Wednesday, April 27, 2022

Giallo (2009)

A serial killer is on the loose on the streets of Turin, taunting the police with photos and videos of his gruesome crimes. Known only as Yellow, the police have no leads, until the sister of a recently missing woman visits Inspector Enzo Avolfi. Together they investigate, and try to crack the case before it's too late for Yellow's latest victim...

After a few duds, and the polarising Mother of Tears, Giallo marked not only Dario Argento's next foray back into the giallo genre, but a special one, if the title was anything to go by. Sadly the general reception was not positive, from critics or fans.

Despite being titled Giallo, this really feels little like that genre, instead bearing a greater resemblance to the spate of 'torture porn' films of the mid 2000s. This is especially disappointing when the name promises this will be the ultimate example of a giallo. There is little mystery, elaborate murders, or touches of art or colour here. Less Deep Red and more police procedural with a higher rating.

One of the film's biggest failings is that it really doesn't build suspense well. A perfect example is the first abduction, which happens so quickly and without effort. This is also evident in Celine being kidnapped immediately! The first victim has only just been abducted like 2 minutes prior, and we haven't even gotten to know the main characters yet, and already one of them's being kidnapped in the exact same way.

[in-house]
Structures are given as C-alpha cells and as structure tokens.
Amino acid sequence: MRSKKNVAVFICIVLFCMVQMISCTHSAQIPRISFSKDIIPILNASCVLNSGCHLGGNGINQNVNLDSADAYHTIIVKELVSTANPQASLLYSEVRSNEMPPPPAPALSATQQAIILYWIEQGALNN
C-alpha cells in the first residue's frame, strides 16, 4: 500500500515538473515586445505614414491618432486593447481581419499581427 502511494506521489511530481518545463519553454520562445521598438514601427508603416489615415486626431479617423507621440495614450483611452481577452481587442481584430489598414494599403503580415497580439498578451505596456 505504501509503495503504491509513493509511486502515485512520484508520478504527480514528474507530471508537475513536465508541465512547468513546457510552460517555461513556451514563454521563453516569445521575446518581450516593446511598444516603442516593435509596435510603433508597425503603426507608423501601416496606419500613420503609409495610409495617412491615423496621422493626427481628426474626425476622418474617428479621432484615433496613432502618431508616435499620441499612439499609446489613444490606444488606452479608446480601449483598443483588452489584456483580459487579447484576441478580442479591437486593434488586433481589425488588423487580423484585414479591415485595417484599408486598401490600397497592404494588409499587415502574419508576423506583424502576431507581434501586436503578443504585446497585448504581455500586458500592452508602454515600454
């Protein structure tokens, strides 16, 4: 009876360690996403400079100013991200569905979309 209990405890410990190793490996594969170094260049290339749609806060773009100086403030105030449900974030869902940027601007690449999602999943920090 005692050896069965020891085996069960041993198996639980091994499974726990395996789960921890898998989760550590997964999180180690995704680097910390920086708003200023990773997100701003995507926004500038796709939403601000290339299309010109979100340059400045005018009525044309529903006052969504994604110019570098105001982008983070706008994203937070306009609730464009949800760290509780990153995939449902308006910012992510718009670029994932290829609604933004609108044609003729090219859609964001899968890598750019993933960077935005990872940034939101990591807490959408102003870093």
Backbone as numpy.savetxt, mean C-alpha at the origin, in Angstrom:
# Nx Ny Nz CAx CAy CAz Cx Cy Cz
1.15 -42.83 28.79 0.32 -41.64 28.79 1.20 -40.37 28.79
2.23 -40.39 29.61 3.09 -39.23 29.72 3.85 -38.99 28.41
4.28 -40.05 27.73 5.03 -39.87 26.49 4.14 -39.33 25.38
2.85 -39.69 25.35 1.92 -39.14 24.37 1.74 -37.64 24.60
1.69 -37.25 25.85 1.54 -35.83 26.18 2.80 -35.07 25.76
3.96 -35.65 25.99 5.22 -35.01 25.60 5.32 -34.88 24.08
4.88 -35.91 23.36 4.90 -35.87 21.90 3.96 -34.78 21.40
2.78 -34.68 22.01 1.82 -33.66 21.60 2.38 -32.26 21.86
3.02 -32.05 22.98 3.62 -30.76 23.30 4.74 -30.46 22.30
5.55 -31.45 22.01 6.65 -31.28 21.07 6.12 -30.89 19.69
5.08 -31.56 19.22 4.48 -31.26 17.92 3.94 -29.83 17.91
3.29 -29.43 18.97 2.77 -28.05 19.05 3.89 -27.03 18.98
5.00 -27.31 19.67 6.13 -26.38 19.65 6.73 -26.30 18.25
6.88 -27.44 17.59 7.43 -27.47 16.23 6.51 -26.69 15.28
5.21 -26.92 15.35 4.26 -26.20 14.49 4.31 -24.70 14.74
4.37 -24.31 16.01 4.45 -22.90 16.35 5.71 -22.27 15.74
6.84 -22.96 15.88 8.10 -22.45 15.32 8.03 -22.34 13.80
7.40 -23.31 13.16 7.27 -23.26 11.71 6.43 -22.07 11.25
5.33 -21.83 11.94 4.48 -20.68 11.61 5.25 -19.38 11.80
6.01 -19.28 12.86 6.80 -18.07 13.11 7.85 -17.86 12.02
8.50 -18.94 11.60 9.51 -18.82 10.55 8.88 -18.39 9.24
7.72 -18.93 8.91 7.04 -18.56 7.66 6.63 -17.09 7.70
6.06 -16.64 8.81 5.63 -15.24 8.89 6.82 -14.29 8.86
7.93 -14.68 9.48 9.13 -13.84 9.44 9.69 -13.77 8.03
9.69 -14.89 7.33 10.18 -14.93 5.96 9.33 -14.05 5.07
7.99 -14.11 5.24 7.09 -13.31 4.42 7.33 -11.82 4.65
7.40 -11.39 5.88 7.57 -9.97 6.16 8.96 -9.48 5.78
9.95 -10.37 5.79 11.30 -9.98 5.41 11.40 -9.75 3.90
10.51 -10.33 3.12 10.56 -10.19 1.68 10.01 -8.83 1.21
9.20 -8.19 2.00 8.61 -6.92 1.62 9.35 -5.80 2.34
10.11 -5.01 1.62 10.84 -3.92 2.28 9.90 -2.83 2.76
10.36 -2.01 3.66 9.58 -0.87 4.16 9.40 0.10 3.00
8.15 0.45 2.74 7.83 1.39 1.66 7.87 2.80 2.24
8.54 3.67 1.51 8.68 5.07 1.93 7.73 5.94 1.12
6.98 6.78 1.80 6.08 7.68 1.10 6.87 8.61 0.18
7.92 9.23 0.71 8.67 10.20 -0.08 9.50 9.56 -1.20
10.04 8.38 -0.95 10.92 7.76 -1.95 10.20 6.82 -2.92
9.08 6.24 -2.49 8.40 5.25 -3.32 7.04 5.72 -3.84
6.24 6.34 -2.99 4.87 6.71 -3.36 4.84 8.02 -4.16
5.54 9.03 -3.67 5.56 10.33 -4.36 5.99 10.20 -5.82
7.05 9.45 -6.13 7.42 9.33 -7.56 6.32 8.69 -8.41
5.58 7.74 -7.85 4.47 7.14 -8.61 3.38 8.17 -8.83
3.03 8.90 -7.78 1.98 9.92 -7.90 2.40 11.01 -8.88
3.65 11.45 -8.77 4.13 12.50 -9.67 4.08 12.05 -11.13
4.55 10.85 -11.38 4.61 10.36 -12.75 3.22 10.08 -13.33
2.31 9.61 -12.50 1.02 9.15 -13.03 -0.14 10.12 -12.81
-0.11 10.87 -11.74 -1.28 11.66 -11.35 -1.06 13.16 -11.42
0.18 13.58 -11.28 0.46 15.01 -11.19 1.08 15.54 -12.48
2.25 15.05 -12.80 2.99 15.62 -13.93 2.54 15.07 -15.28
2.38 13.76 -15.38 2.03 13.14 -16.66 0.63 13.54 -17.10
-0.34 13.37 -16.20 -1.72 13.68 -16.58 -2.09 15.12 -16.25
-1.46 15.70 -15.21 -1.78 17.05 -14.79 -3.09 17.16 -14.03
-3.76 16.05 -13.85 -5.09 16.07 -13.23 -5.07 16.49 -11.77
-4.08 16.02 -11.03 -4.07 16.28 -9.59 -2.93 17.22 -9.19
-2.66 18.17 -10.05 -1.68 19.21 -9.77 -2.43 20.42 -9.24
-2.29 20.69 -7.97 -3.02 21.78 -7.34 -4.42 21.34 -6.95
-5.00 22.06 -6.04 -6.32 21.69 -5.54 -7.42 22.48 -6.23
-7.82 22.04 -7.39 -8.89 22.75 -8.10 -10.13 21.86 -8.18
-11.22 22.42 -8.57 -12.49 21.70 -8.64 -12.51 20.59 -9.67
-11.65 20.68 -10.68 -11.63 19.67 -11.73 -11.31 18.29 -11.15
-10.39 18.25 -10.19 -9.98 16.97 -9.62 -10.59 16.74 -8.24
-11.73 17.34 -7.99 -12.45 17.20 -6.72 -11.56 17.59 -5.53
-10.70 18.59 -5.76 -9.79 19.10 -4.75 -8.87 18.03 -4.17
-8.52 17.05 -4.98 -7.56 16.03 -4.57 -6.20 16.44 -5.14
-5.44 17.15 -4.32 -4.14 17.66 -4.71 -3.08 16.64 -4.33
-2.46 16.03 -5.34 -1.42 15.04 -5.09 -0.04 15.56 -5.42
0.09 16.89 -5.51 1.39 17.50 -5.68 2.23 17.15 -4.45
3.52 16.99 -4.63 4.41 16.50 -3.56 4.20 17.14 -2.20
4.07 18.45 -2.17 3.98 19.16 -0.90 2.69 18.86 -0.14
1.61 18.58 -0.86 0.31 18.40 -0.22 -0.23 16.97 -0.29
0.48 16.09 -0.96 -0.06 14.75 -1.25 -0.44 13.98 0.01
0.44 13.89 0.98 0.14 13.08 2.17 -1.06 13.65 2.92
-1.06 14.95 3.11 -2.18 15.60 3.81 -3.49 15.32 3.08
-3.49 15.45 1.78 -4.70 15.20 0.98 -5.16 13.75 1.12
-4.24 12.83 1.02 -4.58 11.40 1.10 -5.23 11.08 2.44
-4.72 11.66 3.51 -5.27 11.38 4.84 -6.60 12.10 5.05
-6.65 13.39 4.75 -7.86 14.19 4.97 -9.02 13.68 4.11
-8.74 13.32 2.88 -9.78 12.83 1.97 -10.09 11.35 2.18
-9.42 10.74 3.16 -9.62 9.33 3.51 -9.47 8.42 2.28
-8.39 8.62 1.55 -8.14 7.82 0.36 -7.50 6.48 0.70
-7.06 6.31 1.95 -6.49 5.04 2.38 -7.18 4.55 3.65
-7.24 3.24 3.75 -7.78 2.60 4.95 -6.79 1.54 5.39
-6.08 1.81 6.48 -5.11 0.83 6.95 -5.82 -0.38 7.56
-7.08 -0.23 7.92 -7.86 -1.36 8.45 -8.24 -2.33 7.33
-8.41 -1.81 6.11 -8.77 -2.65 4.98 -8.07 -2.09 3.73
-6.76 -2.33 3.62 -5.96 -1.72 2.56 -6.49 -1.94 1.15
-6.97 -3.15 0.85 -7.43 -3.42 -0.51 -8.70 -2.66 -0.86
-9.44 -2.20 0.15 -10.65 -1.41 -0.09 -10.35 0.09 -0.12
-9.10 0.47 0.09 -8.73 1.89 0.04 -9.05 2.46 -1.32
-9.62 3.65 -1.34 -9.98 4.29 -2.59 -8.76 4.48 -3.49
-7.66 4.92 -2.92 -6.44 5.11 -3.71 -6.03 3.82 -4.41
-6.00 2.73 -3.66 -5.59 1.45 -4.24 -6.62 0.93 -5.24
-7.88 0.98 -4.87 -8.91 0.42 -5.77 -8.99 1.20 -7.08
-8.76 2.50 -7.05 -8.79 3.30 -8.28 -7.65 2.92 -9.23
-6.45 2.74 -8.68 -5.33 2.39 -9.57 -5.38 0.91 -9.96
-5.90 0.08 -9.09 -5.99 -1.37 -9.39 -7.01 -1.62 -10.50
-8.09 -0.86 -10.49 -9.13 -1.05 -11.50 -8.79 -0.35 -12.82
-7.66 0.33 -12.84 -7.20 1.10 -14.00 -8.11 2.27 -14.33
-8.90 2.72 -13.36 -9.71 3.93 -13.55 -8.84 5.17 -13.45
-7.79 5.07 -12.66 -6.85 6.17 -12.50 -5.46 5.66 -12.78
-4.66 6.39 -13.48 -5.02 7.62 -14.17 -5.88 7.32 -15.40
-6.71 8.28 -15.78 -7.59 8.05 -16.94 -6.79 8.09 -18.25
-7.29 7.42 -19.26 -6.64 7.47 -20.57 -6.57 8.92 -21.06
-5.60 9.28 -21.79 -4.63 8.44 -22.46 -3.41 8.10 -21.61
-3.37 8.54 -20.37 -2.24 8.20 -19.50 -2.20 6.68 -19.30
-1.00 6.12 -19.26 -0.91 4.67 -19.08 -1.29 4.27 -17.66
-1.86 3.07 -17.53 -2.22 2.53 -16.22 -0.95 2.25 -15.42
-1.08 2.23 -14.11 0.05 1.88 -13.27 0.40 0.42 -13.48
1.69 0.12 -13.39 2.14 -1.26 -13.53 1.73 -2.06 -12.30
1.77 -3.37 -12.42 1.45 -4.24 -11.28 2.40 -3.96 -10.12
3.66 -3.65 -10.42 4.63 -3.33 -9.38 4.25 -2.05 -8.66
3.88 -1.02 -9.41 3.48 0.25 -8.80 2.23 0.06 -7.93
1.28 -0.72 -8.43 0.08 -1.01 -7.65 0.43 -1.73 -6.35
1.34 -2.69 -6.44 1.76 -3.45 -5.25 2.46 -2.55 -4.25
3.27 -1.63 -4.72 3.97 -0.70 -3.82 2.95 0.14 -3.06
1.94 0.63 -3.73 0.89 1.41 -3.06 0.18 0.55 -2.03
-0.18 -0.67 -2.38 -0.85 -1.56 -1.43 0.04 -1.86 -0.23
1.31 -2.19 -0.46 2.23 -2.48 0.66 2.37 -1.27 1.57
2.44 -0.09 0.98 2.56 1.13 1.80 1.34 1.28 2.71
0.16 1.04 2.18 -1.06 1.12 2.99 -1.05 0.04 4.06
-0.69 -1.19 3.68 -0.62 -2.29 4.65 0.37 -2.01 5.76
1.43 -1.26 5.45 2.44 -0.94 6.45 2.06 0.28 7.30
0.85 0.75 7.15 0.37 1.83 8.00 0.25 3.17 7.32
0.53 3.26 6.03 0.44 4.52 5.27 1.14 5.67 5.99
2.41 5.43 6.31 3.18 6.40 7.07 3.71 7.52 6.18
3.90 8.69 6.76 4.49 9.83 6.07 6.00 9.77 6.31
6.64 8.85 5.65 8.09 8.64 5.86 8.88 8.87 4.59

The worst example of this is the big reveal of the killer...or lack thereof. With zero build-up and no waning, boom, it just shows us his face, like it's no big deal! It feels like a scene is missing where we were introduced

Another issue is that basically there are no death scenes! There are parts where victims die, but these are mostly just brief flashes, or minor bits. Argento films past (and indeed most giallos) are built around wild death scenes, but here only one victim dies in the present. The film is more focused on showing torture, but even there it doesn't have much.

The climax happens a bit quickly, but once it gets going it's a fun moment, with a great death scene for the killer. The ending is disappointingly abrupt though, and kind of a downer. Nothing bad actually happens (in fact there's good news), but it's presented in such a strange way, and there's no resolution for the main pair.

Giallo is simultaneously a quiet yet loud film. The dialogue is often low and mumbly, but the screams are pitched VERY LOUDLY.

Enzo is your typical grizzled detective, haunted by a tragic past, and always speaking like he's in a noir. He has his good moments. Linda is likewise alright, and I liked her drive to find her sister despite the chances, although she comes across as bitchy sometimes, especially in the ending.

It's funny how petty the killer really is. He may be jaundiced, but if he simply washed his hair, went to the barber every now and then, and learned how to speak nicely to the ladies, he could charm them like...well, Adrien Brody! If only he realised that ugliness is a state of mind, and bought a damn comb!

Also amusing is that the killer is able to be bribed! When Linda's sister offers him money if he lets her go, he actually agrees! Funny, but also annoying, since it basically confirms we're getting no more deaths for the whole movie.